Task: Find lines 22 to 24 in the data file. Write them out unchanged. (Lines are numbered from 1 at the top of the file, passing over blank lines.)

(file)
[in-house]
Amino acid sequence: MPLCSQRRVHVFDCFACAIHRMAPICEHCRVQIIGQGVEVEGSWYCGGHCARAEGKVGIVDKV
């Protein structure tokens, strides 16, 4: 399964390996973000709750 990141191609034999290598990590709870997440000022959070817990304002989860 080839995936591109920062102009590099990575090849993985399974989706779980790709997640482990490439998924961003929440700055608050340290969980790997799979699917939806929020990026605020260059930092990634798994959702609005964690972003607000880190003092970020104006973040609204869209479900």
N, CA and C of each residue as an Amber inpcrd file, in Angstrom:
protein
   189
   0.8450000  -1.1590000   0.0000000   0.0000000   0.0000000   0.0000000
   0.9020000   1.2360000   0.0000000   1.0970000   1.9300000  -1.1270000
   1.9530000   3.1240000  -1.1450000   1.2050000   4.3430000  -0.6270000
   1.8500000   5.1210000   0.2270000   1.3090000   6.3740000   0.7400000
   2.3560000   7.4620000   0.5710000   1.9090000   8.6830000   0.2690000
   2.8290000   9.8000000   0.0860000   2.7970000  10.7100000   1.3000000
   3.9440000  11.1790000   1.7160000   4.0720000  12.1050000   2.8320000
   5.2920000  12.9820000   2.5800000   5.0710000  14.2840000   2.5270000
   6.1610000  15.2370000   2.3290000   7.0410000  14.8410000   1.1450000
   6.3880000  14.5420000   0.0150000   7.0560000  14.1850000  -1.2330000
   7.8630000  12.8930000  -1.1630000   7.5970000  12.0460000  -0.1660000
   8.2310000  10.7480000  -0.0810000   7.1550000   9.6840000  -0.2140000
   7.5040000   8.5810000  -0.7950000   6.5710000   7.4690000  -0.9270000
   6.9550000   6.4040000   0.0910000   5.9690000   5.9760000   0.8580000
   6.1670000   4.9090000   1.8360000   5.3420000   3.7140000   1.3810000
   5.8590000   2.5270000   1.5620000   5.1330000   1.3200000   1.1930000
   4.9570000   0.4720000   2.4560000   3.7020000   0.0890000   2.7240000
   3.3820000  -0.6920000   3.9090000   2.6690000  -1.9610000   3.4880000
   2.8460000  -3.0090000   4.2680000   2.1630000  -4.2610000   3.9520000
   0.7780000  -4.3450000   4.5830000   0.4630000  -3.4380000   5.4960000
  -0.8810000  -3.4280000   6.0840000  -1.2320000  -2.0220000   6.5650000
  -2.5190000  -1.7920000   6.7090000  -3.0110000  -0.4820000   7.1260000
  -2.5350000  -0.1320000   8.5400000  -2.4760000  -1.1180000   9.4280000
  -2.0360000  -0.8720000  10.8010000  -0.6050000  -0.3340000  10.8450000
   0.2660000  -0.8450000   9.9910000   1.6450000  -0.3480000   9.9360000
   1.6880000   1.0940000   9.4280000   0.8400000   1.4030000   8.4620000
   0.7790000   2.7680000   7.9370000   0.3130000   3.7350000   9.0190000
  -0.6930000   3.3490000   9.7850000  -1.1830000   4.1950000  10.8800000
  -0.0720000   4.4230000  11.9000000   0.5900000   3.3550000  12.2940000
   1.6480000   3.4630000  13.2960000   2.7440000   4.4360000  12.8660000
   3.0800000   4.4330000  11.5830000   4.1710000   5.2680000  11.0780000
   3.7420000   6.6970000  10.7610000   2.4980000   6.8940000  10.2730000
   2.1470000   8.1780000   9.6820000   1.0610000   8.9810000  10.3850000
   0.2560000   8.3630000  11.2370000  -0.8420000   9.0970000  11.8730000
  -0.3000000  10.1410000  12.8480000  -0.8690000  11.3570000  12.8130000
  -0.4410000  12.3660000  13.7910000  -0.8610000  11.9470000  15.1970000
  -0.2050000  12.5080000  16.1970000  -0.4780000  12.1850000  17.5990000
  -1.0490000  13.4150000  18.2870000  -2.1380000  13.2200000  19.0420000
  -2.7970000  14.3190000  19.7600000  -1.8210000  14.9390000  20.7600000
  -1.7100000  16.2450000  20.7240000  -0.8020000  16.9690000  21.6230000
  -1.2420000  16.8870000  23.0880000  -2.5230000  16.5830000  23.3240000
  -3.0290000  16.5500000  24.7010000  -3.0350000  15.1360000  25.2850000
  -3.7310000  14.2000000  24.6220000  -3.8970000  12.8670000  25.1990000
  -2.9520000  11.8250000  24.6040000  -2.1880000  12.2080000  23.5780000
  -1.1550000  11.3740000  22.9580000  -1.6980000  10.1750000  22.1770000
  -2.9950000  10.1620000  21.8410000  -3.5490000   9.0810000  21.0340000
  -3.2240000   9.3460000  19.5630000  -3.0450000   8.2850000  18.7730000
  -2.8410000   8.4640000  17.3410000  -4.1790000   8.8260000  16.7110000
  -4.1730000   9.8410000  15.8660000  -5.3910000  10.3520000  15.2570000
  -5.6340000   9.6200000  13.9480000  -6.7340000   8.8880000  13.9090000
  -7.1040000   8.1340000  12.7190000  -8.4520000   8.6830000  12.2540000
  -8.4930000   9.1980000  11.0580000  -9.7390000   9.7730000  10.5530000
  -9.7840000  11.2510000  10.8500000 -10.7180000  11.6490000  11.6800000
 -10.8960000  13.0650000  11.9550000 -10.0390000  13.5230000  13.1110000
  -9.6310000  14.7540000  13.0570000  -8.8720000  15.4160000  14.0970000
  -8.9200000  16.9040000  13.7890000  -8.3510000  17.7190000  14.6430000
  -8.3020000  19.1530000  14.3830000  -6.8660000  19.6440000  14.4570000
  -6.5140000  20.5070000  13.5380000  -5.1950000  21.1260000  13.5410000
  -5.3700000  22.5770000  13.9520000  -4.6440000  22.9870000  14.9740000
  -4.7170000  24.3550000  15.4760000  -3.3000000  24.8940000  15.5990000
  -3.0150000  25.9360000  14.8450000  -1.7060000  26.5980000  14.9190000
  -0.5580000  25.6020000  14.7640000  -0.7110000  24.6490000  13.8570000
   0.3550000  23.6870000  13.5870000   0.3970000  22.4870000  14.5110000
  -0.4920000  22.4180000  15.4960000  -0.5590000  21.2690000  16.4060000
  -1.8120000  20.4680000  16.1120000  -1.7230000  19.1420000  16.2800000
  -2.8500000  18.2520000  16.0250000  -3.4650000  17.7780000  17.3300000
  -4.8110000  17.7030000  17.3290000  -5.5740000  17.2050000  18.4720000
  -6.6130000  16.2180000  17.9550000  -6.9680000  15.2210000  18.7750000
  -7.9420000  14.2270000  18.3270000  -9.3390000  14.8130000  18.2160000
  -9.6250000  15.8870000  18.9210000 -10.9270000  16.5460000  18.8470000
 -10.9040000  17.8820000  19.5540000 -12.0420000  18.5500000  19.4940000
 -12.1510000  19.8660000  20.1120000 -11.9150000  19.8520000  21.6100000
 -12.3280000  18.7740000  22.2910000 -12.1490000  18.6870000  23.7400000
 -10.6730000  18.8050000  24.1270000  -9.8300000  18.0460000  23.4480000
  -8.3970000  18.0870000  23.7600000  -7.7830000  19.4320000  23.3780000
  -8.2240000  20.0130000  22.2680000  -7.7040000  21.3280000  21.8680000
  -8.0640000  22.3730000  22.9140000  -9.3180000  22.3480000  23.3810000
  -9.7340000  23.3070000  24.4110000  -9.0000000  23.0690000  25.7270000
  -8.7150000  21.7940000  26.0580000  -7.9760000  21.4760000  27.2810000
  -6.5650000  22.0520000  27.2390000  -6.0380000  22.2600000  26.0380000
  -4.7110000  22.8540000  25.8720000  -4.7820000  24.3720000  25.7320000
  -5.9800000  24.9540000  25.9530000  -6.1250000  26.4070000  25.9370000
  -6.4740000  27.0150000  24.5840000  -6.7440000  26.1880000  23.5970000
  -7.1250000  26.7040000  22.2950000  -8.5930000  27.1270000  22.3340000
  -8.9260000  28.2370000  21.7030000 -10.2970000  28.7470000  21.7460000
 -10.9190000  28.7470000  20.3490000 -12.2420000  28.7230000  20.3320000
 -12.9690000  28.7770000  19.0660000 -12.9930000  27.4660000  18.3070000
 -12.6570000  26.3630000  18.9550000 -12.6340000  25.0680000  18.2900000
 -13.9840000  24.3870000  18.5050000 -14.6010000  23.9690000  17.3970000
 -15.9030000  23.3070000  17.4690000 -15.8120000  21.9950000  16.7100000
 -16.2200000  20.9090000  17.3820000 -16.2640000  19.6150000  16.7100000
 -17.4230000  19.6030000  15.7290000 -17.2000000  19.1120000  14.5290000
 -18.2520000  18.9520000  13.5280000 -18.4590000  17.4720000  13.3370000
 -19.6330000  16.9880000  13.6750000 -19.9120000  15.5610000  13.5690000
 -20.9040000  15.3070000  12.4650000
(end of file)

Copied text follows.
   5.8590000   2.5270000   1.5620000   5.1330000   1.3200000   1.1930000
   4.9570000   0.4720000   2.4560000   3.7020000   0.0890000   2.7240000
   3.3820000  -0.6920000   3.9090000   2.6690000  -1.9610000   3.4880000